“My dad was a Southern Baptist minister ‘til I was 20,” Baber said. “So I guess you could say that I got my start in music right away because of church. When your pops is the preacher you never miss church and are pretty much required to be involved in everything…this included church music so at an early age I was singing.”
His talent is on display on his debut album “Guys like Me,” an independent release that shows much promise. Baber possesses an ability to display an emotional ethos that still remains tongue-in-cheek. Songs like “God D*mn You, Sallie Mae” put his humor out front while tunes like “Guys Like Me” show an eye to lyrical detail that far surpasses the typical solo acoustic guy playing at the corner pub. “Prisoner Worship at the Stone County Jail” is a coming of age tune that displays both youthful arrogance and vulnerability as he discusses a relationship with a girl whose father was a minister. The experience soon takes an unexpected turn when the father makes a proposition.
“We started talking ‘bout Jesus and where I went wrong/And he asked if I knew any gospel songs/I said yes and three dates later I’m sitting at a table/With prison guards and cans of mace/Trying not to sh*t cause I knew that I’d forget/The last stanza of ‘Amazing Grace.’”
This is only example of Baber’s songwriting abilities, which are on display in “Guys like Me.” He feels that each song must possess something special to connect with the listener.
“When a person hears a song and thinks ‘man, I feel the same way’ or ‘this guy just read my mind’ or it just captivates you emotionally from the music and stimulates you mentally from the message…that’s special…and hard to do,” he said.
Baber’s journey has come a long way from the church house. Throughout the years, his musical tastes veered from hymns and praise songs to the grunge movement of the 90s. Bands like Pearl Jam, Smashing Pumpkins, and Better Than Ezra exposed him to music beyond the gospel. When he enrolled at Ouachita Baptist University, he spent much of his time strumming away on an acoustic guitar in his dorm room during his first semester. Then he discovered an artist that truly changed his tastes.
“Early on when I started writing my own songs I was heavily influenced by Edwin McCain,” said Baber. “He’s a virtually unknown guy who’s had one big hit, but I bought his record and was just blown away by his writing ability. From there I discovered guys like Ryan Adams, Angie Aparo, David Ryan Harris and Pete Yorn. I’d say in the past two years or so I’ve been really influenced by John Mayer. I don’t think a lot of people recognize just how talented of a musician and song writer he is, and it’s a shame because he really is that good.”
His first gigs came from the urging of friends, who were members of the Sigma Phi Epsilon Fraternity at Arkansas State University. They offered Baber $50 and a case of beer to play their date night. He drove up to northeast Arkansas and suddenly he saw the light.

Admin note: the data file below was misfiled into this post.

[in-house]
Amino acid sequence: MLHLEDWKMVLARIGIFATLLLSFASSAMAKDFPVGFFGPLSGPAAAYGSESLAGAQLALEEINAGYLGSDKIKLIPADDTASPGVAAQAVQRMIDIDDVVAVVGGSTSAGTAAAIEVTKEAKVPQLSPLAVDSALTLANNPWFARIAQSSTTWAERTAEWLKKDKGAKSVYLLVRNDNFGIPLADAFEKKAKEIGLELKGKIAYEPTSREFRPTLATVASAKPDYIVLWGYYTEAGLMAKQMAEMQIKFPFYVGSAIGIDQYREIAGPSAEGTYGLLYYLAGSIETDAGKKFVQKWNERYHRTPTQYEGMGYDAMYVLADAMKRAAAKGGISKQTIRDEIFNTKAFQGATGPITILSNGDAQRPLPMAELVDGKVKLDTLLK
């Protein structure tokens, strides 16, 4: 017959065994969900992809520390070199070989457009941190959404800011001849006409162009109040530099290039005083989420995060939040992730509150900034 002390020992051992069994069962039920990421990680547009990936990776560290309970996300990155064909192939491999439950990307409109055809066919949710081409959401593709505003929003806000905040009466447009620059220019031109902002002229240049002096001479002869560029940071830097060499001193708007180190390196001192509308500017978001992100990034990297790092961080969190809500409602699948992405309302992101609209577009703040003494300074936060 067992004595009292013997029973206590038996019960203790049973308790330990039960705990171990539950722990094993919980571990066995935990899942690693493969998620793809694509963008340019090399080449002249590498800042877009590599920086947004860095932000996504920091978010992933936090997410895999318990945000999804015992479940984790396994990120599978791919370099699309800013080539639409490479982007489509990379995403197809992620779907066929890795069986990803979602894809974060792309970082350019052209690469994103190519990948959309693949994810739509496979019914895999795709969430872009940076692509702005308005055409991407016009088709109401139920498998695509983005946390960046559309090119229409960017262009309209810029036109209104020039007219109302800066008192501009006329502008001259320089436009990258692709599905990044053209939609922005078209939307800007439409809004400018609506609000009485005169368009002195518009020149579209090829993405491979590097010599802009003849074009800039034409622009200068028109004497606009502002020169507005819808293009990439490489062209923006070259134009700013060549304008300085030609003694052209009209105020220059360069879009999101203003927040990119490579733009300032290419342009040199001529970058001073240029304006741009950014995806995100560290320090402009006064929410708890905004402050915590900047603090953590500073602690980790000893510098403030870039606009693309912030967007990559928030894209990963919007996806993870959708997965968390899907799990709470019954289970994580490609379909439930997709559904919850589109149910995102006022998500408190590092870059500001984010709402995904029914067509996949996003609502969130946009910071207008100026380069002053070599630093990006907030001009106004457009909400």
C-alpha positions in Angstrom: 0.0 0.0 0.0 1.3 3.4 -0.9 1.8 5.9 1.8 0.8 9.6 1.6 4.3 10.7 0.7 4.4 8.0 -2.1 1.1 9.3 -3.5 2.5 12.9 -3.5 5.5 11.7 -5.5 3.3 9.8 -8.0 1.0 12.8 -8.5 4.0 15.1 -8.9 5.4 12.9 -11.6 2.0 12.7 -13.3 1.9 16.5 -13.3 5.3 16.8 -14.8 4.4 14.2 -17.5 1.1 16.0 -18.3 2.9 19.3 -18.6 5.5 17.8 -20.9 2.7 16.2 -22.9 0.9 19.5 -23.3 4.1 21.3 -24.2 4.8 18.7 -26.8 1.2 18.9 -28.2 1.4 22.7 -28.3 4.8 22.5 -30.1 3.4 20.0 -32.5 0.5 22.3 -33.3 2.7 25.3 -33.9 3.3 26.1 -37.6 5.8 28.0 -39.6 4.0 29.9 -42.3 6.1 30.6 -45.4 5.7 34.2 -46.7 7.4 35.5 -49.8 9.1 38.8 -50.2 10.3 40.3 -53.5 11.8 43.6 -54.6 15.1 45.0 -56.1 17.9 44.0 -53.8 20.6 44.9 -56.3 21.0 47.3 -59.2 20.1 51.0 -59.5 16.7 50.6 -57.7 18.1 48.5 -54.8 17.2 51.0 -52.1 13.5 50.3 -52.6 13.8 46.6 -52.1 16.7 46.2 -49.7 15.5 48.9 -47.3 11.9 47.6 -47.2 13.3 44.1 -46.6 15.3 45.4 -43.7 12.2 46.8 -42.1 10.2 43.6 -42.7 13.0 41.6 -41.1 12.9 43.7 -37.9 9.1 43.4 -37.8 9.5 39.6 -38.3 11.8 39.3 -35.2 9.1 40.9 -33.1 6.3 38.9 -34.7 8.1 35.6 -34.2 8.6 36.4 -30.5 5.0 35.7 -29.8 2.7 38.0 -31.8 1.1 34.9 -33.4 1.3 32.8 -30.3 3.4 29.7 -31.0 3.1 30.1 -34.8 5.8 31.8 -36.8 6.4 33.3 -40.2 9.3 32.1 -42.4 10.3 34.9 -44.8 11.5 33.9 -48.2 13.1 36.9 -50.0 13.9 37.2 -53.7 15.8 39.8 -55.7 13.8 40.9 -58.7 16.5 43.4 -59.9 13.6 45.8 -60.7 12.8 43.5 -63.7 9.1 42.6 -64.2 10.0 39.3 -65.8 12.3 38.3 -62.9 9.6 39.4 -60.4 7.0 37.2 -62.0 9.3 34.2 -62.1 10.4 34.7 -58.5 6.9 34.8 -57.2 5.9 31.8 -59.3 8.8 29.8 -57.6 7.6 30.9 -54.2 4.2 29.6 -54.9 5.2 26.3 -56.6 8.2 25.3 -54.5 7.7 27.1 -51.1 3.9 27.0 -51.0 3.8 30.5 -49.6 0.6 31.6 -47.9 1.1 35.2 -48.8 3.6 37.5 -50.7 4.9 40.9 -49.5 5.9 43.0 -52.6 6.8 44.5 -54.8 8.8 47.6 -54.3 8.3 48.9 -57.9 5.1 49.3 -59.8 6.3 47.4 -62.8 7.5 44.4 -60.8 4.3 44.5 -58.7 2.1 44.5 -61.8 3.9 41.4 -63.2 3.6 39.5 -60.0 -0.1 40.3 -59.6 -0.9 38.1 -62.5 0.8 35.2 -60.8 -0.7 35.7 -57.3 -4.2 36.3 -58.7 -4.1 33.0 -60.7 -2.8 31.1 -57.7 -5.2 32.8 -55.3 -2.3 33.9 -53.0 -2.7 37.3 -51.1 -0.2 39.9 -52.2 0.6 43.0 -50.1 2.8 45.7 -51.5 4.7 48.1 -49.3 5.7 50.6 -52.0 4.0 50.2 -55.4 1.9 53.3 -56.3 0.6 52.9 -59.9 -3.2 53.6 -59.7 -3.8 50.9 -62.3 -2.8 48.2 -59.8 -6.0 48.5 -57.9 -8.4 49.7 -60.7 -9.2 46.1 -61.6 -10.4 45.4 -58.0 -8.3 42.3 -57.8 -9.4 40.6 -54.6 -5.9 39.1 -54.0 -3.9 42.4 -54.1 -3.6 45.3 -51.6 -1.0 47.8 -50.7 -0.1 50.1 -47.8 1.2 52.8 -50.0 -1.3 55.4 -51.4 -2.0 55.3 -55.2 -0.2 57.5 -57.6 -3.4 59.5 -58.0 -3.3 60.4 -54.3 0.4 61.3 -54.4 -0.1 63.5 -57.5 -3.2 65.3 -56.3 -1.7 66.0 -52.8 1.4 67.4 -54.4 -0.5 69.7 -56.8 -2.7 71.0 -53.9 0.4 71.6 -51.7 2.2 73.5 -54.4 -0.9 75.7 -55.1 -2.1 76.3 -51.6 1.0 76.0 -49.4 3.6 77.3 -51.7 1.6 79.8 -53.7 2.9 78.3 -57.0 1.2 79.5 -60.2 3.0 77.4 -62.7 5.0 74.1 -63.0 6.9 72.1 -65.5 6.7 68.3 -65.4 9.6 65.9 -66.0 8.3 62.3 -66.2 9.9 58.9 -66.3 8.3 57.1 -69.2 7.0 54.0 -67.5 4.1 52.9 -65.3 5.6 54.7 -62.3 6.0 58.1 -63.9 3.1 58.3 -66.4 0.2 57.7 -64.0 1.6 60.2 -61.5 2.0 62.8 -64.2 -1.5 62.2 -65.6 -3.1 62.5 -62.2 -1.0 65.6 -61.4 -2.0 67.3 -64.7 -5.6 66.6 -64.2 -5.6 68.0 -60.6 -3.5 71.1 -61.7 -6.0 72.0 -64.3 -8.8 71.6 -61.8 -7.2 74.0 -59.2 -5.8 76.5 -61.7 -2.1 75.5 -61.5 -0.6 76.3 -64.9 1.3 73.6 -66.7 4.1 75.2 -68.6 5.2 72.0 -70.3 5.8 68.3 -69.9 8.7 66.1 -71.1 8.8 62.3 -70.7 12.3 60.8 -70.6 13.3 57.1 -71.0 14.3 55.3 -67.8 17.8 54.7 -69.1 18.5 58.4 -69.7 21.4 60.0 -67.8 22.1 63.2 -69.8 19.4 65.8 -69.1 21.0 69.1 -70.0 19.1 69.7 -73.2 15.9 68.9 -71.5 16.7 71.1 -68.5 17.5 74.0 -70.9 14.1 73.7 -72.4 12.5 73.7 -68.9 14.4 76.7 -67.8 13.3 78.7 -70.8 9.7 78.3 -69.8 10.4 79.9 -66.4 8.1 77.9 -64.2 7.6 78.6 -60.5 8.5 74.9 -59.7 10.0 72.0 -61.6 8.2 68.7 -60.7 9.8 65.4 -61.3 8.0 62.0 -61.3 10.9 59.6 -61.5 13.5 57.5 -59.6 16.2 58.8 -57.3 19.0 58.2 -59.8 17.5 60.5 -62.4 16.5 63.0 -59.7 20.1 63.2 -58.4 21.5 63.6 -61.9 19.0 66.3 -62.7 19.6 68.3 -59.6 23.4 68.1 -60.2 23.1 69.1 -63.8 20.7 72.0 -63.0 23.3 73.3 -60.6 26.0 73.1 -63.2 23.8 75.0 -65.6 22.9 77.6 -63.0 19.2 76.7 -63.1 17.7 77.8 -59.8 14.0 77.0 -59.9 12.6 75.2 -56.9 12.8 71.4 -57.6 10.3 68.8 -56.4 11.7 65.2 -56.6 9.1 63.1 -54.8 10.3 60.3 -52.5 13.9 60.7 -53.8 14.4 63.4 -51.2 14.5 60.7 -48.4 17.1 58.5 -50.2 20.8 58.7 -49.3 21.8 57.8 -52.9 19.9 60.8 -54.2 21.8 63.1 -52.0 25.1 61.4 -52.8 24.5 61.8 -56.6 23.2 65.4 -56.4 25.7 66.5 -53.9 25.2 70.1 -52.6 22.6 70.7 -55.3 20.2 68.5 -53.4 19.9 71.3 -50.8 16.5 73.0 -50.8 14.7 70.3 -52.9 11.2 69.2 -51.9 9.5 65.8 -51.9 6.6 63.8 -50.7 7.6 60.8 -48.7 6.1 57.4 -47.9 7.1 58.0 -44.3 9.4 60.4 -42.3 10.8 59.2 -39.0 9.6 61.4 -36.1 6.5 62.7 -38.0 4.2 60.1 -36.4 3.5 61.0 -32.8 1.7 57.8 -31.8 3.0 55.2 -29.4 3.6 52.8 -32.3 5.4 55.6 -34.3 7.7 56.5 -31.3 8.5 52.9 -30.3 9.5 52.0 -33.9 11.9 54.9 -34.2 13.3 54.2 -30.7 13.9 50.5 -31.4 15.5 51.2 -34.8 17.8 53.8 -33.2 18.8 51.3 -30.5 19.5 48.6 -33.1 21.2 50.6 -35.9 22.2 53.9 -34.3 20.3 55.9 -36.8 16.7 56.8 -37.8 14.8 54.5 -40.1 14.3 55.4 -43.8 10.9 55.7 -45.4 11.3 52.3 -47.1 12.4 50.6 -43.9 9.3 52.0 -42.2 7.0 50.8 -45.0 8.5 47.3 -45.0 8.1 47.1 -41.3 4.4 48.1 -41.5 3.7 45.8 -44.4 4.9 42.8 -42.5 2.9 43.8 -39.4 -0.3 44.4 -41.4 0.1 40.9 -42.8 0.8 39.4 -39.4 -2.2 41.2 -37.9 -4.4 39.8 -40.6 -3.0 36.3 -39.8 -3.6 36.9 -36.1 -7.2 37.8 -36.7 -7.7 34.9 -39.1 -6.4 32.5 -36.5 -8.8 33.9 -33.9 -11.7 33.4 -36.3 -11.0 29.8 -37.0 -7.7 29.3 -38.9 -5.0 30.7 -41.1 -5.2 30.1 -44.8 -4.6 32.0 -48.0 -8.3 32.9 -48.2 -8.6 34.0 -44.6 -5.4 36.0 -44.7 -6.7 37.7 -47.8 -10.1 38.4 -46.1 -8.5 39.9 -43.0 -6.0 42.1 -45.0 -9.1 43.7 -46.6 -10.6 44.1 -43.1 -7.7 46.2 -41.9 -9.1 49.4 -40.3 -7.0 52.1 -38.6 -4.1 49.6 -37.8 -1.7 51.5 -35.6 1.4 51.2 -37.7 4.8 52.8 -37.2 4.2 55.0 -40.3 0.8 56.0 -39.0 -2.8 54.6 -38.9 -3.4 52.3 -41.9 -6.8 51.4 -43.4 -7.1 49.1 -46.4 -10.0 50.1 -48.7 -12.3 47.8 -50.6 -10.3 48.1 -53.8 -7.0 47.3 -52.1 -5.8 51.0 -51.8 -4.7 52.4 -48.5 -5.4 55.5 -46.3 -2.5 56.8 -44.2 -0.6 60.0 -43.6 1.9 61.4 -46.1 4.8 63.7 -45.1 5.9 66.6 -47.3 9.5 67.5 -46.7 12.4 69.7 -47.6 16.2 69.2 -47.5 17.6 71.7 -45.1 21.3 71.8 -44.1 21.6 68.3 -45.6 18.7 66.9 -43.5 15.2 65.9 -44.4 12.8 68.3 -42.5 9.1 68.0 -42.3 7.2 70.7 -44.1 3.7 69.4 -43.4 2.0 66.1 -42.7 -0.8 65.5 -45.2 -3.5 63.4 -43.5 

“The show was nuts! I figured ‘sh*t…maybe I should think about doing this more often.’ I started booking shows at the only place in Clark County to get a cold beer the Caddo Valley Canteen VFW. From there I just started playing whenever, wherever for whatever,” he said.
Baber’s years at OBU influenced him immensely, both from a performance standpoint and in his worldview. A voice scholarship allowed him to attend the school where he sang for the Ouachita Singers Choral group under the direction of Dr. Charles Fuller, who shaped Baber’s performance.
“One of the most important things Dr. Fuller taught me was that sounding good is important, but equally important is the visual art of performance. I hope that’s translated from my choral music training into what I do now…engage the audience with my eyes and create an experience, not just noise,” he said.
The experience shaped him from a writing experience as well. Life at OBU is what Baber called a “church camp bubble,” one that dissipated quickly once life in Arkadelphia was gone. He said, “It was the shock of real life in the real world that shaped my writing the most and I have OBU to thank for that.”
These days, Baber spends time with his wife, Sarah, and keeps a full schedule playing gigs throughout Arkansas. His particular niche lies in the Little Rock bar scene. He usually performs with a lead player and a percussionist. A full band is something he is considering for the future. However, he said, “I really do dig the stripped down acoustic gig.”
He began writing “Guys like Me” two years ago. The process was sometimes fruitful, sometimes painfully slow. After completing enough songs that he felt were strong enough, he assembled musicians Colby Waggener (lead guitar) and Brandon Vick (djembe) to help arrange the tunes. He recorded the album at Infra Red Studio Productions in North Little Rock. “Those guys couldn’t have been a better fit. They really caught on to what I wanted the record to sound like and made it happen,” he said.
Baber is planning to tour throughout Arkansas and western Tennessee and maybe branch out to Texas. He’s currently playing 10 to 15 shows a month, which is quite a feat for an acoustic player. However, he’s love lies in the performance not the rock ‘n’ roll glory.
“I’m not naïve, I understand enormous odds that are stacked against me as far as being a household name and all,” Baber said. “Honestly, I’m okay with not being a household name. In the long term, I think my place in the music world will be in songwriting. My real dream is to be unknown by the common man but well known by the music man for writing good tunes for others to perform.”
For hear more music, watch videos, and buy songs, visit: www.barrettbaber.com.